Natural foundations also contain ingredients designed to nourish the skin. While conventional makeup formulators may mix some antioxidant vitamins into their foundations, natural makeups go further. Ecco Bella's foundation, for instance, contains the skin-boosting herbs comfrey, chamomile, St. John's wort and calendula. Aubrey's base has aloe powder and lauroyl lysine, a fatty acid/amino acid combo that nourishes and protects the skin.
Shades and shadows
Natural blushes and eye shadows also contain minerals, along with oils and waxes to help them stick to the skin. Colors come mainly from iron oxide minerals. According to Celeste Lutrario, vice president of research and development for Burt's Bees, iron oxides are either yellow, black, bluish-red or yellowish-red. These colors are mixed with titanium dioxide, a white mineral, to make the hues found in natural makeups. But as Lutrario admits, the colors are limited compared to conventional makeups that use synthetic colorants such as FD&C and D&C pigments.
Ecco Bella makes a natural mascara, which Malanga says was quite a challenge to create. "Conventional mascaras have a lot of adhesives to get the product to stick." Instead, Ecco Bella relies on wax adhesives and clay thickeners, along with black iron oxide for color.
Natural lipsticks and glosses also pose challenges. Nancy Caigan, president and founding partner of Woodstock, N.Y.-based Primitive Makeup, says it took a year to develop the colors in the company's eight lipsticks, six glosses and five lip pencils. Iron oxide and titanium dioxide, along with carmine, a bright red color made from insects, are usually the sole base colors, so it takes some creative mixing to come up with traditional lipstick hues. Alexander of Burt's Bees jokes that Revlon's famous true-red lipstick, Cherries in the Snow, isn't likely to be recreated in a natural formulation anytime soon.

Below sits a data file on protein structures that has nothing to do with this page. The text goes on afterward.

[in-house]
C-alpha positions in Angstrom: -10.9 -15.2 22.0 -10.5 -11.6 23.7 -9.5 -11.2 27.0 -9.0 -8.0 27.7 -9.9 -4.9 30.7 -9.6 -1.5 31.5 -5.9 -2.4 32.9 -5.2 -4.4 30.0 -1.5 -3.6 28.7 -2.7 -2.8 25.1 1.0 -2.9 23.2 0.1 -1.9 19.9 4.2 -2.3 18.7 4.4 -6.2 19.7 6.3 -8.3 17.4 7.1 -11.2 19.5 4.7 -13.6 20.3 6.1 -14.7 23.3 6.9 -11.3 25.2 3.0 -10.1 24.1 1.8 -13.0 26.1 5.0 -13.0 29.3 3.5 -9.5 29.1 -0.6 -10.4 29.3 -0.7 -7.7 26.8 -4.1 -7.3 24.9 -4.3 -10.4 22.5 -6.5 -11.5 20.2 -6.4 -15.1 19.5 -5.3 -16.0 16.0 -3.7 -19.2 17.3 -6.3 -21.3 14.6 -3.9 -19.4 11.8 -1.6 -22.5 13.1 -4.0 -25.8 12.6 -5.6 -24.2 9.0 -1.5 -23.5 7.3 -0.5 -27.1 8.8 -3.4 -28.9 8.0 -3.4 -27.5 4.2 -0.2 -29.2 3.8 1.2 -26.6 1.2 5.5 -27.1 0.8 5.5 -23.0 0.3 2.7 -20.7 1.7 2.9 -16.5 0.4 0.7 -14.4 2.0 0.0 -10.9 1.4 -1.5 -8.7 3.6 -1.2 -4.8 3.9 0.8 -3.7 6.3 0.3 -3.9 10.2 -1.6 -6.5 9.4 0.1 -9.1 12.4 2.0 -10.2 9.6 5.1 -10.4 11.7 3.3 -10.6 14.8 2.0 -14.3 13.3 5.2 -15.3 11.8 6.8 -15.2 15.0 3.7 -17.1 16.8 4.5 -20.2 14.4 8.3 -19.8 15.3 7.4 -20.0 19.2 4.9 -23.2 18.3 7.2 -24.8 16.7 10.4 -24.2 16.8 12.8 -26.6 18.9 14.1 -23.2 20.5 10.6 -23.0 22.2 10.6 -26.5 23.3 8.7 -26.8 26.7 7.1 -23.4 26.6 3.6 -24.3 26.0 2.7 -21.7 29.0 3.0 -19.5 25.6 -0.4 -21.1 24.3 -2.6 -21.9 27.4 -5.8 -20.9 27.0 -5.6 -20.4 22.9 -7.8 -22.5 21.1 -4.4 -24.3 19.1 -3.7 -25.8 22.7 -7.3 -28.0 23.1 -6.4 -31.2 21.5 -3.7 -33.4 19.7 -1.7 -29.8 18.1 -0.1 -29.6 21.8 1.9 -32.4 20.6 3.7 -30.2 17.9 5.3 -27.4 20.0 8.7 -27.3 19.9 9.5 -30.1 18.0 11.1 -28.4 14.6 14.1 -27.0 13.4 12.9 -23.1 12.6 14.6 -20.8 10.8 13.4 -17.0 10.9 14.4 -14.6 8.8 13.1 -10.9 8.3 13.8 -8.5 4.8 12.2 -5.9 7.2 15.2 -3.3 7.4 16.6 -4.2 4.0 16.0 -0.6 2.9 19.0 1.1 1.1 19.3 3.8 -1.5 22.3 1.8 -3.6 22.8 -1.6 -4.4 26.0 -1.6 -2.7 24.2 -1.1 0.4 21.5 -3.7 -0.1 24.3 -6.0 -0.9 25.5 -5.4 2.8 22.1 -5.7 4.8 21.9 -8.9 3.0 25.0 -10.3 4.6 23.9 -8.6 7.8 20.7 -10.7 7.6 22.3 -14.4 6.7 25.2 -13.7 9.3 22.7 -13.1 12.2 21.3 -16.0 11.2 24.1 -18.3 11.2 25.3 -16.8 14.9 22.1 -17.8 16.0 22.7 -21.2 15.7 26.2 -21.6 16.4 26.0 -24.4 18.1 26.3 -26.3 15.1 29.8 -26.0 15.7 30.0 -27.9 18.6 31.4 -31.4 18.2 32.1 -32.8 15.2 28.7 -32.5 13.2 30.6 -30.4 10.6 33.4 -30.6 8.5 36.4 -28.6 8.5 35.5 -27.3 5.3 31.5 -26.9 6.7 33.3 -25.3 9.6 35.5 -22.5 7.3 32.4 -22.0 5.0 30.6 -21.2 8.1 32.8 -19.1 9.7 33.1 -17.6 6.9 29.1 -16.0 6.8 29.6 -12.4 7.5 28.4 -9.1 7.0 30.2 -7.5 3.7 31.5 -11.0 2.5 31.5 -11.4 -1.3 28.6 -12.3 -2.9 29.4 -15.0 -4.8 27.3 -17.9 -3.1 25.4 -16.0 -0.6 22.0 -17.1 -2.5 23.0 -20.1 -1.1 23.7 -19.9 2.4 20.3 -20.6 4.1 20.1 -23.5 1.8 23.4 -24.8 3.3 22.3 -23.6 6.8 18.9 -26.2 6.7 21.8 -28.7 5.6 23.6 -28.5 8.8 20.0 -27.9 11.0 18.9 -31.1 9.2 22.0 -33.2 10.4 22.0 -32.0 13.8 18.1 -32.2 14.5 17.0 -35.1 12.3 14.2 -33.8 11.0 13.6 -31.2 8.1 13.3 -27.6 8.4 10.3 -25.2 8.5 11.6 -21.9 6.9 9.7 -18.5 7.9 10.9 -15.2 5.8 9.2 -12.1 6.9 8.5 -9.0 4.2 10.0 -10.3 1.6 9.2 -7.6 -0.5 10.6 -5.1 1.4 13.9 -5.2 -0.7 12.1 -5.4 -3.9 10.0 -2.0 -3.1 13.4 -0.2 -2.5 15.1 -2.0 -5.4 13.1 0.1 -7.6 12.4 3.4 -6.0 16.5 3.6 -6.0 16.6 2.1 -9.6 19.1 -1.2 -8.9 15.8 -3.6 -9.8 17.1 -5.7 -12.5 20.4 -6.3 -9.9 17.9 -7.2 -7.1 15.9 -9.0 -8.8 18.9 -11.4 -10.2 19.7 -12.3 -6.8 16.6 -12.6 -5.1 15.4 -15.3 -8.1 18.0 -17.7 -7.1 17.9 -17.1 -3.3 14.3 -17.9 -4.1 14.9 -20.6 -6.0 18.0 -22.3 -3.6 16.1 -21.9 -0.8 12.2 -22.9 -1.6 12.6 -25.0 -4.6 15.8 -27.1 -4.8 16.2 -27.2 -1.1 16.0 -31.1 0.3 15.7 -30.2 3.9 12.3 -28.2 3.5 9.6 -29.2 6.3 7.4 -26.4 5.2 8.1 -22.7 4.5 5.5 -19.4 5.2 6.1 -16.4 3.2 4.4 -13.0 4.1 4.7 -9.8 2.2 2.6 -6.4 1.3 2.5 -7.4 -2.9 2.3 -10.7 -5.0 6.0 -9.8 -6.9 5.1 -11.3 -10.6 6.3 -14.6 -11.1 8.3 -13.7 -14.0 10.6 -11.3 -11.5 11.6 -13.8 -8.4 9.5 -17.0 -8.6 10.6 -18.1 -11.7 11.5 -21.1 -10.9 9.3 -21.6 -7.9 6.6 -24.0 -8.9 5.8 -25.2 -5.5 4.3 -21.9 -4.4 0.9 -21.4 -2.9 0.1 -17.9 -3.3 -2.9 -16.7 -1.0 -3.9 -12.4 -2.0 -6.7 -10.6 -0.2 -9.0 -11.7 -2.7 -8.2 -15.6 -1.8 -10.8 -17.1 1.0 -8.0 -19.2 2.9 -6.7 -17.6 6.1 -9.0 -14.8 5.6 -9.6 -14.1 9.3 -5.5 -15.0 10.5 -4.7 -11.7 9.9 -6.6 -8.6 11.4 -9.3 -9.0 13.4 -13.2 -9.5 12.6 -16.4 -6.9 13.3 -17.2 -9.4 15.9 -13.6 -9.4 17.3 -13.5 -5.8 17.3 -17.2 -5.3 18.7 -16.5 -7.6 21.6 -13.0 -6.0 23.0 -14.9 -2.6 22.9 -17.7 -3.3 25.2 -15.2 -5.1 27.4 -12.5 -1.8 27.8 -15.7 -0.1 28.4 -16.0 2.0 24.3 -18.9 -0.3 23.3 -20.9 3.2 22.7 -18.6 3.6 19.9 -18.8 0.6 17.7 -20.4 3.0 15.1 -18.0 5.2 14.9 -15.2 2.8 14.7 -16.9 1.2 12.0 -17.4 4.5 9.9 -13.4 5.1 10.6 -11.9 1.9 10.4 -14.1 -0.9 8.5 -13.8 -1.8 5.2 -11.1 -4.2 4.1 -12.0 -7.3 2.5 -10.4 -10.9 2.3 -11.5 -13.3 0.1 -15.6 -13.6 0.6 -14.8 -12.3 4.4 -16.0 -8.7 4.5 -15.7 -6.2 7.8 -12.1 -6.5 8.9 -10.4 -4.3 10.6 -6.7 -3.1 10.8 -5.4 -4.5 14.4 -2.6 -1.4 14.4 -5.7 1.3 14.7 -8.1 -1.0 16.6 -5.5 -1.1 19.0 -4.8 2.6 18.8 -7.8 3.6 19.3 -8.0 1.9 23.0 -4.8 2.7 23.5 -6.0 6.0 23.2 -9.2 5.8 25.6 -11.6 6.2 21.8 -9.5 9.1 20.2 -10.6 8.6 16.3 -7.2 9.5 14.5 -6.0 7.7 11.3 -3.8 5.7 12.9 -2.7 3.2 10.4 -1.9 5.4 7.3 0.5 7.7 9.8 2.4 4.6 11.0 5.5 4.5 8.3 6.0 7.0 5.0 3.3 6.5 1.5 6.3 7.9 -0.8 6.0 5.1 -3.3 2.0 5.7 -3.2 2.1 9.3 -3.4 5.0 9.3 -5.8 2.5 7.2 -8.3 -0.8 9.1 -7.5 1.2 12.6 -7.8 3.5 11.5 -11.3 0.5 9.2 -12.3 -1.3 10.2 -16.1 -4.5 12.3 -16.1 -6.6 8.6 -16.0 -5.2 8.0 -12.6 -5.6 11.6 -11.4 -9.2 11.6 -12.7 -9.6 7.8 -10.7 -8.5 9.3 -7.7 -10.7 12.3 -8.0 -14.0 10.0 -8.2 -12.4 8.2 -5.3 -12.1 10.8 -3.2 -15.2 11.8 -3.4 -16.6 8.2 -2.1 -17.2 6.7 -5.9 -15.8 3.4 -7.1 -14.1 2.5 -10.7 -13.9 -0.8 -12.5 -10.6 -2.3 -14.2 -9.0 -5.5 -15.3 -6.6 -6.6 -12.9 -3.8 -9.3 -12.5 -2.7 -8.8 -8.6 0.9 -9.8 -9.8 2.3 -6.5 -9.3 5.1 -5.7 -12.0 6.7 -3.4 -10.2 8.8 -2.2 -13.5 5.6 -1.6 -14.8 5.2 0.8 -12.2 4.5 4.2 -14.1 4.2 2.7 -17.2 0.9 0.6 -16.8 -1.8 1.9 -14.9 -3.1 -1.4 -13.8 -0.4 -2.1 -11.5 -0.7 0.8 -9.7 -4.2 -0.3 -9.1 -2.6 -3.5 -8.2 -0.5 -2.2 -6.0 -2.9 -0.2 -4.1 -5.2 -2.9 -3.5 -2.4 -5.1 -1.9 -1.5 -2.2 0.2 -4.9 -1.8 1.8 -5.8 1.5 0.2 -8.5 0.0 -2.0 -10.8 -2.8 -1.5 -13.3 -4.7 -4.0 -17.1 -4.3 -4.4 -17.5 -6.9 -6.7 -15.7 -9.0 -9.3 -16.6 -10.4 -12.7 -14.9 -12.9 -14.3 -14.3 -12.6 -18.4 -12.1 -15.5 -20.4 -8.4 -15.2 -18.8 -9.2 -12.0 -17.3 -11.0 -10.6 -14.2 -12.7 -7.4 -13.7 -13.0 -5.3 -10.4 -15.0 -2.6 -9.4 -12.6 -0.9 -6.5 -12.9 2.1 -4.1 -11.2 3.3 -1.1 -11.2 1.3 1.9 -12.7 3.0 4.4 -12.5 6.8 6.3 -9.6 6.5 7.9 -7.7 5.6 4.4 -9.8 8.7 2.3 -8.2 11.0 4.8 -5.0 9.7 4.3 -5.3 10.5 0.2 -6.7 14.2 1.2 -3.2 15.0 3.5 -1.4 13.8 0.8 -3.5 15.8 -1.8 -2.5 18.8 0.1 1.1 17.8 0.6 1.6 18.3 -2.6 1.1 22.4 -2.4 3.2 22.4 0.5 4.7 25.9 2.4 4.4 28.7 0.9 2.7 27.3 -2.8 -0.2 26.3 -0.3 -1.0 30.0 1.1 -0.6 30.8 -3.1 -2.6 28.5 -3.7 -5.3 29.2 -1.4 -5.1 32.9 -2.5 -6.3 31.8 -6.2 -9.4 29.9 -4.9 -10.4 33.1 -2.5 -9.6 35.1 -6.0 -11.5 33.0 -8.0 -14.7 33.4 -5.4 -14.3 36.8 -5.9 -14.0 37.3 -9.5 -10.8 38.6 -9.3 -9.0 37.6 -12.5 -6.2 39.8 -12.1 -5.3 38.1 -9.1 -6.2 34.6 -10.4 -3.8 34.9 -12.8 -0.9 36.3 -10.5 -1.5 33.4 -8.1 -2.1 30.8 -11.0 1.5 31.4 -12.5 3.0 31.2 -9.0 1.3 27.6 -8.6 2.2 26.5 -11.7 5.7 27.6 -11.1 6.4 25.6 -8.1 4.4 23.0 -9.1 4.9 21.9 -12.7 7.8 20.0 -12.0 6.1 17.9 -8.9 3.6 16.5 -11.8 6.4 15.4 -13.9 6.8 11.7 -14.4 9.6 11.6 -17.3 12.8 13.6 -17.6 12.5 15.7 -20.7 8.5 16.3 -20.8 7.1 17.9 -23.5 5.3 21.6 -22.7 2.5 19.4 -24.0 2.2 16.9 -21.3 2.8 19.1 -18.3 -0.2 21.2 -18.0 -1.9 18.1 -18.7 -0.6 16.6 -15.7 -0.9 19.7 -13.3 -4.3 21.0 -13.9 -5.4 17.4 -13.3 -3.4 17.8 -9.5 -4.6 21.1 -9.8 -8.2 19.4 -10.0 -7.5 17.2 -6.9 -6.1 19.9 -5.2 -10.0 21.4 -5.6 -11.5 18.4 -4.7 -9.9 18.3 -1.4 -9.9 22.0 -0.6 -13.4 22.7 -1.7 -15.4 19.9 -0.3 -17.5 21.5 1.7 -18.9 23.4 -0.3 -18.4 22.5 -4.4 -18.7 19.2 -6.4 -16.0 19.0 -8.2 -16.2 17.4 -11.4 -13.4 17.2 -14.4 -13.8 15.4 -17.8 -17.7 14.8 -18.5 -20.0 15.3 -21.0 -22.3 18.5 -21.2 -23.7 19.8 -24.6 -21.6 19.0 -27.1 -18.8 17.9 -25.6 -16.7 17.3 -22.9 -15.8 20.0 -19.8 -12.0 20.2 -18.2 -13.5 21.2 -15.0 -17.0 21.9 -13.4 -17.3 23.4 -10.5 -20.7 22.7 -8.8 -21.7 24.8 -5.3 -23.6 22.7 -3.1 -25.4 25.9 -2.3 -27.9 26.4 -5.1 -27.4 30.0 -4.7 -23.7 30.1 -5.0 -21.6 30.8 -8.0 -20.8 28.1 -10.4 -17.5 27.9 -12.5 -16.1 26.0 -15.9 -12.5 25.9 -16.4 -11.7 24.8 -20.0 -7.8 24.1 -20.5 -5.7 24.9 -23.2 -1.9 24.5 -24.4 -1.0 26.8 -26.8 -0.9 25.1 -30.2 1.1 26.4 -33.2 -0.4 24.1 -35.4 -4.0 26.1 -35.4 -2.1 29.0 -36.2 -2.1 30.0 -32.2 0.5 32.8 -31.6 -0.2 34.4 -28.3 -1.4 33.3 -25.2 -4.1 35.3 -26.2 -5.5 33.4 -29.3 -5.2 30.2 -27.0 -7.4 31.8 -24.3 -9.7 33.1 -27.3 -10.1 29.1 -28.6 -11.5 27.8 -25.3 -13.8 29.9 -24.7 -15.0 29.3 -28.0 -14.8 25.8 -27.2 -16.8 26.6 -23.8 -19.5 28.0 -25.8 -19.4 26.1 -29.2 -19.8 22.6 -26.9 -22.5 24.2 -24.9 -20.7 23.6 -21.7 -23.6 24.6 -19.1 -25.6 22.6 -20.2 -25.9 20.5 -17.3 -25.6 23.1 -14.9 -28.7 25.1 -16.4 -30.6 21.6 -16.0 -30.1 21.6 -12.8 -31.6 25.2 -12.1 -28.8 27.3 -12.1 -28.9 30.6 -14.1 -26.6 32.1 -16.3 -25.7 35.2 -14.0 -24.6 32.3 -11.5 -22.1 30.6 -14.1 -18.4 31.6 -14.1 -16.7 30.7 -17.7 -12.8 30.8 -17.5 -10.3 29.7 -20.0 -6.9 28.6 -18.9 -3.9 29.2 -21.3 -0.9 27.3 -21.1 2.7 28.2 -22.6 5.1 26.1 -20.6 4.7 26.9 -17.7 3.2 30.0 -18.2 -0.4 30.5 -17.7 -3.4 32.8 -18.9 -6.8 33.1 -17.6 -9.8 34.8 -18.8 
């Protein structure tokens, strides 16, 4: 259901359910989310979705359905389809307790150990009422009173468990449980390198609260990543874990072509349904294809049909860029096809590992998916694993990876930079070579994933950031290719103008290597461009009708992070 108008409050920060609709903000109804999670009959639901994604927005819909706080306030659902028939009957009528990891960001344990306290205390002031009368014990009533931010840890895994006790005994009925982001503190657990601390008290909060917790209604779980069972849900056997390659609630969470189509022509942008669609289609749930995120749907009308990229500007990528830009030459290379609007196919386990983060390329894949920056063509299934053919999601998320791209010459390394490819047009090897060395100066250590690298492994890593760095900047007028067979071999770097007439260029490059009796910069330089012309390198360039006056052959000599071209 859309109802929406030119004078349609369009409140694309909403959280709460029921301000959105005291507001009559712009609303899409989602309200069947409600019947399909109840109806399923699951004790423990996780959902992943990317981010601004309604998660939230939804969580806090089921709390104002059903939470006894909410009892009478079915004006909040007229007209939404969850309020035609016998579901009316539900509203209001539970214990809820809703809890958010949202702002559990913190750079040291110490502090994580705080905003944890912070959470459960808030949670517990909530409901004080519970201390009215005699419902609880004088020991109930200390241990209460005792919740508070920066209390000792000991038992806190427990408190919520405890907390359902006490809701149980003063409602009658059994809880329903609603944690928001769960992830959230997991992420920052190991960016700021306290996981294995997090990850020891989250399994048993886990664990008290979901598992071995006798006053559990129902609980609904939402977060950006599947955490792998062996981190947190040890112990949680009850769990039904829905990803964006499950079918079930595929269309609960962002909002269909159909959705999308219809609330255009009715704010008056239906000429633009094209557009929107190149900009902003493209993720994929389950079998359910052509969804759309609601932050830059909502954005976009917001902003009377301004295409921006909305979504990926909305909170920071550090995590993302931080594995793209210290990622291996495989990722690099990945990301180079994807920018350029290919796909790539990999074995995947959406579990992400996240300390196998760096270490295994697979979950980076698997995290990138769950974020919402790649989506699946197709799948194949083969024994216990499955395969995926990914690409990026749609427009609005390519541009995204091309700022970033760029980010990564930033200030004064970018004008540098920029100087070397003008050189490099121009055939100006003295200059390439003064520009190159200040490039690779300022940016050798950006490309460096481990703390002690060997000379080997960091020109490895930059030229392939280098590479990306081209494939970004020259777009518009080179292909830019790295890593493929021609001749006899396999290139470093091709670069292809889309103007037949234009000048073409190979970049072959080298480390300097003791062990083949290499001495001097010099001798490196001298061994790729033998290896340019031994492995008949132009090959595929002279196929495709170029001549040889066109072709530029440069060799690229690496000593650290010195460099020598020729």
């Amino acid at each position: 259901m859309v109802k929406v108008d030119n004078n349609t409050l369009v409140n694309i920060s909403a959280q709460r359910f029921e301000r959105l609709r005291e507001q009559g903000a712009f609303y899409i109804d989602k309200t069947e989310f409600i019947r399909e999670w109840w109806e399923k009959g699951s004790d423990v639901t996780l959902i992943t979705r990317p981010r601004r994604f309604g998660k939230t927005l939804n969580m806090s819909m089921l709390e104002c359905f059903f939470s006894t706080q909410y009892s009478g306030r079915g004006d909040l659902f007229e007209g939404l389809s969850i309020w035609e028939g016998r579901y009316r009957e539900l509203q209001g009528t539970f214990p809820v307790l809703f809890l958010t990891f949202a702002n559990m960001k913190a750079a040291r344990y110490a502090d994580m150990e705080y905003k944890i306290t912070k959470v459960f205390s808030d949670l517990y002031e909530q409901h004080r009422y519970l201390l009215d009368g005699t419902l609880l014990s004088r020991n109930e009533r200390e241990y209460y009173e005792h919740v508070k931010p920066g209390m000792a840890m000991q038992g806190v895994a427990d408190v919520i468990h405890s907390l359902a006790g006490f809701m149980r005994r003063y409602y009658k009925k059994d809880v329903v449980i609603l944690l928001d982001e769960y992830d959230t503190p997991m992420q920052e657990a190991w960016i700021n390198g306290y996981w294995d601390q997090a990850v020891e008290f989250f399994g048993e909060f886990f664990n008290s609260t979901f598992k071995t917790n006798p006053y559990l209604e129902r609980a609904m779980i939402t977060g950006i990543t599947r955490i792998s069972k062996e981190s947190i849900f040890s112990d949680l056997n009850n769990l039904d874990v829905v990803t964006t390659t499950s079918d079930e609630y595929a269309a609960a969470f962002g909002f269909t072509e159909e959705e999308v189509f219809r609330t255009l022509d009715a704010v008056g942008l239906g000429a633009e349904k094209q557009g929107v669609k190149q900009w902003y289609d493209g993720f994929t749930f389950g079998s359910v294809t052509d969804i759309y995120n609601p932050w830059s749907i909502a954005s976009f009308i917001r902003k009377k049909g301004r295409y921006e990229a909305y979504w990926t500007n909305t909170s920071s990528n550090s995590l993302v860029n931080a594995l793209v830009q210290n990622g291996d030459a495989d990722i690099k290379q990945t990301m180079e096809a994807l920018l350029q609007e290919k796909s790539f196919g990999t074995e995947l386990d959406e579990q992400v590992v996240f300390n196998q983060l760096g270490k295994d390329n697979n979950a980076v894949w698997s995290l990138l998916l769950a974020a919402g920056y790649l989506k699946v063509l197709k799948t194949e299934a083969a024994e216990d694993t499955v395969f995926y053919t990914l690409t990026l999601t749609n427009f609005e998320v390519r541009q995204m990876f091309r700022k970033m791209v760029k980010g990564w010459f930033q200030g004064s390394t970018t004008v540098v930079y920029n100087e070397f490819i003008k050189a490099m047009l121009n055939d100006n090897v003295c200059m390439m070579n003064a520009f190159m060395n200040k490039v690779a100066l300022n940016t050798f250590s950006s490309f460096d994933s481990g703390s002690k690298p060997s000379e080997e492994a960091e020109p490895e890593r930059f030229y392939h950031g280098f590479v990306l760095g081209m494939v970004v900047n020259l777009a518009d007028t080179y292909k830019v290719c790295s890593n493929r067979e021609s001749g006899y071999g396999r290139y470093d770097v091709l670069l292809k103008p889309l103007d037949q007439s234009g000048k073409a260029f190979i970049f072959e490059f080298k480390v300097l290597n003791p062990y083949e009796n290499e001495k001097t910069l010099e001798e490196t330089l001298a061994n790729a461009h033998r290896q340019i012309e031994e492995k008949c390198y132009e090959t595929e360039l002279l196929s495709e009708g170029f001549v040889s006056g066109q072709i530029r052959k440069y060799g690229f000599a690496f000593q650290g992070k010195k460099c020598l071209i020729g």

Natural lipsticks and lip liners are basically firmer versions of lip gloss, using more pigments, solid oils and waxes, says Ress of Aubrey Organics. Conventional lip glosses rely on paraffin wax rather than vegetable wax to make them creamy, and plastic polymers rather than vegetable polymers to help them adhere to lips, she says. They also contain polyisobute, a petroleum-based ingredient, to make them shiny, Alexander says. Natural lip glosses substitute essential oils for polyisobute, but "to get the shine to stay is hard to do," she admits. Burt's Bees' glosses and shimmers have a combination of sunflower and sweet almond oils, which, according to Alexander, have "more staying power on your lips" because they aren't absorbed as quickly as other oils.
Minerals add gloss and shimmer to natural lipsticks, and all the nonpetrochemical-based waxes and oils add nutrients. The result is lip products that perform like a balm. "When we demo at trade shows, people say, ‘Wait, let me put my lip balm on first,'" Calgan says. "They're amazed when I tell them our lipstick is probably even better than their lip balm."
Vicky Uhland is a Lafayette, Colo.-based freelance writer and editor.
Natural Foods Merchandiser volume XXVIII/number 10/p. 102,106